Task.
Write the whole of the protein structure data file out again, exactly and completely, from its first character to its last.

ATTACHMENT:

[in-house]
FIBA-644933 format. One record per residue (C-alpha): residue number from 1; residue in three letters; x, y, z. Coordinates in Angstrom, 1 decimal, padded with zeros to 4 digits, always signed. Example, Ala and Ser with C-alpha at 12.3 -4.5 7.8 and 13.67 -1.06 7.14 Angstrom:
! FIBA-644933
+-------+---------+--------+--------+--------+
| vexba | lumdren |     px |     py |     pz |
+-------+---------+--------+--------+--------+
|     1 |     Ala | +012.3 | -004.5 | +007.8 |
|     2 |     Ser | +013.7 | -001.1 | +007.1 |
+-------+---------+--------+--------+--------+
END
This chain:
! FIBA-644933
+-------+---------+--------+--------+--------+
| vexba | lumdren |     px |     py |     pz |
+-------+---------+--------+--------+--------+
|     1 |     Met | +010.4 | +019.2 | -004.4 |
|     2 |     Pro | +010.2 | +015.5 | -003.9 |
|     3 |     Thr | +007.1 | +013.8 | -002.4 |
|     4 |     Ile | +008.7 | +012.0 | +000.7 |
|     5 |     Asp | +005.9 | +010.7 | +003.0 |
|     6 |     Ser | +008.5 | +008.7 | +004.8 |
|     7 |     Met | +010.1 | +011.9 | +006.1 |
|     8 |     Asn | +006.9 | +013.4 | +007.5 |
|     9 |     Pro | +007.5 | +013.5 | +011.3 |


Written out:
[in-house]
FIBA-644933 format. One record per residue (C-alpha): residue number from 1; residue in three letters; x, y, z. Coordinates in Angstrom, 1 decimal, padded with zeros to 4 digits, always signed. Example, Ala and Ser with C-alpha at 12.3 -4.5 7.8 and 13.67 -1.06 7.14 Angstrom:
! FIBA-644933
+-------+---------+--------+--------+--------+
| vexba | lumdren |     px |     py |     pz |
+-------+---------+--------+--------+--------+
|     1 |     Ala | +012.3 | -004.5 | +007.8 |
|     2 |     Ser | +013.7 | -001.1 | +007.1 |
+-------+---------+--------+--------+--------+
END
This chain:
! FIBA-644933
+-------+---------+--------+--------+--------+
| vexba | lumdren |     px |     py |     pz |
+-------+---------+--------+--------+--------+
|     1 |     Met | +010.4 | +019.2 | -004.4 |
|     2 |     Pro | +010.2 | +015.5 | -003.9 |
|     3 |     Thr | +007.1 | +013.8 | -002.4 |
|     4 |     Ile | +008.7 | +012.0 | +000.7 |
|     5 |     Asp | +005.9 | +010.7 | +003.0 |
|     6 |     Ser | +008.5 | +008.7 | +004.8 |
|     7 |     Met | +010.1 | +011.9 | +006.1 |
|     8 |     Asn | +006.9 | +013.4 | +007.5 |
|     9 |     Pro | +007.5 | +013.5 | +011.3 |